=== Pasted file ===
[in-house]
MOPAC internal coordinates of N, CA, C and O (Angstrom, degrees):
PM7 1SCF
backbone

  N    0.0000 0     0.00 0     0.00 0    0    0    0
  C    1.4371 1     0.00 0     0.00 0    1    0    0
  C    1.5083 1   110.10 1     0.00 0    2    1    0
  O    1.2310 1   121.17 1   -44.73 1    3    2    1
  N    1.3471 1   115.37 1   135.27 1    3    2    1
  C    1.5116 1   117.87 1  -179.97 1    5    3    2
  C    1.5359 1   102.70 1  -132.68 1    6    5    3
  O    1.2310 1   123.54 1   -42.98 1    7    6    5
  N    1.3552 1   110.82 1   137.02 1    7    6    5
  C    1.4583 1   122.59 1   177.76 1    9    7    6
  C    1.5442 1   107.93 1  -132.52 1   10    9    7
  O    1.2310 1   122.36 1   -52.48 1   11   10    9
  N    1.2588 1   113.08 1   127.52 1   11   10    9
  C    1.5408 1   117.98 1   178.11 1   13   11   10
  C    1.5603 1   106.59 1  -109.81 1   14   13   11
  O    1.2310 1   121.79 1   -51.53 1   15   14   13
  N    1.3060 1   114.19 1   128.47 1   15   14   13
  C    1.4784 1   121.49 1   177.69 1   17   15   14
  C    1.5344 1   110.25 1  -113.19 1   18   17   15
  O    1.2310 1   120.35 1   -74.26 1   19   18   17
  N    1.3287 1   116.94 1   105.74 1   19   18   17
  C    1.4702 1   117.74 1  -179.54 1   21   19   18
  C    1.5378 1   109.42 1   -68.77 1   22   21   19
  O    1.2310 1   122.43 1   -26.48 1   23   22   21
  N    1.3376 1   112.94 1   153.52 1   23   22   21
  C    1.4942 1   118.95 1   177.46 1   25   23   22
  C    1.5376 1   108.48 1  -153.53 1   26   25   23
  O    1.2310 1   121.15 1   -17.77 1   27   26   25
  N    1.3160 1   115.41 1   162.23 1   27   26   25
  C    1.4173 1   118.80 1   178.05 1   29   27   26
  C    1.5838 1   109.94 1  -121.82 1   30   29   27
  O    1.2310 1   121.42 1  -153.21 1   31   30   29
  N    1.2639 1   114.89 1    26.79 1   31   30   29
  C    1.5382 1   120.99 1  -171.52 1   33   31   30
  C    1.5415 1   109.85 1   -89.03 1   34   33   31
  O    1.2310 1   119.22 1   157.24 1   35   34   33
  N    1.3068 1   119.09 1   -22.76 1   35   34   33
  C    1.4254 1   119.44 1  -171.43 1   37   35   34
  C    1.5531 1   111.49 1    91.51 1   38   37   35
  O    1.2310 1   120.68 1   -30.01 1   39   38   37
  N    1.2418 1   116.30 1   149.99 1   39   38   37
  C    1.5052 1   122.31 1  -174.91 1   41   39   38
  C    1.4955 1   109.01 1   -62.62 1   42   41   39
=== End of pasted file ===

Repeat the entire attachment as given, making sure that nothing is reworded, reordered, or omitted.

[in-house]
MOPAC internal coordinates of N, CA, C and O (Angstrom, degrees):
PM7 1SCF
backbone

  N    0.0000 0     0.00 0     0.00 0    0    0    0
  C    1.4371 1     0.00 0     0.00 0    1    0    0
  C    1.5083 1   110.10 1     0.00 0    2    1    0
  O    1.2310 1   121.17 1   -44.73 1    3    2    1
  N    1.3471 1   115.37 1   135.27 1    3    2    1
  C    1.5116 1   117.87 1  -179.97 1    5    3    2
  C    1.5359 1   102.70 1  -132.68 1    6    5    3
  O    1.2310 1   123.54 1   -42.98 1    7    6    5
  N    1.3552 1   110.82 1   137.02 1    7    6    5
  C    1.4583 1   122.59 1   177.76 1    9    7    6
  C    1.5442 1   107.93 1  -132.52 1   10    9    7
  O    1.2310 1   122.36 1   -52.48 1   11   10    9
  N    1.2588 1   113.08 1   127.52 1   11   10    9
  C    1.5408 1   117.98 1   178.11 1   13   11   10
  C    1.5603 1   106.59 1  -109.81 1   14   13   11
  O    1.2310 1   121.79 1   -51.53 1   15   14   13
  N    1.3060 1   114.19 1   128.47 1   15   14   13
  C    1.4784 1   121.49 1   177.69 1   17   15   14
  C    1.5344 1   110.25 1  -113.19 1   18   17   15
  O    1.2310 1   120.35 1   -74.26 1   19   18   17
  N    1.3287 1   116.94 1   105.74 1   19   18   17
  C    1.4702 1   117.74 1  -179.54 1   21   19   18
  C    1.5378 1   109.42 1   -68.77 1   22   21   19
  O    1.2310 1   122.43 1   -26.48 1   23   22   21
  N    1.3376 1   112.94 1   153.52 1   23   22   21
  C    1.4942 1   118.95 1   177.46 1   25   23   22
  C    1.5376 1   108.48 1  -153.53 1   26   25   23
  O    1.2310 1   121.15 1   -17.77 1   27   26   25
  N    1.3160 1   115.41 1   162.23 1   27   26   25
  C    1.4173 1   118.80 1   178.05 1   29   27   26
  C    1.5838 1   109.94 1  -121.82 1   30   29   27
  O    1.2310 1   121.42 1  -153.21 1   31   30   29
  N    1.2639 1   114.89 1    26.79 1   31   30   29
  C    1.5382 1   120.99 1  -171.52 1   33   31   30
  C    1.5415 1   109.85 1   -89.03 1   34   33   31
  O    1.2310 1   119.22 1   157.24 1   35   34   33
  N    1.3068 1   119.09 1   -22.76 1   35   34   33
  C    1.4254 1   119.44 1  -171.43 1   37   35   34
  C    1.5531 1   111.49 1    91.51 1   38   37   35
  O    1.2310 1   120.68 1   -30.01 1   39   38   37
  N    1.2418 1   116.30 1   149.99 1   39   38   37
  C    1.5052 1   122.31 1  -174.91 1   41   39   38
  C    1.4955 1   109.01 1   -62.62 1   42   41   39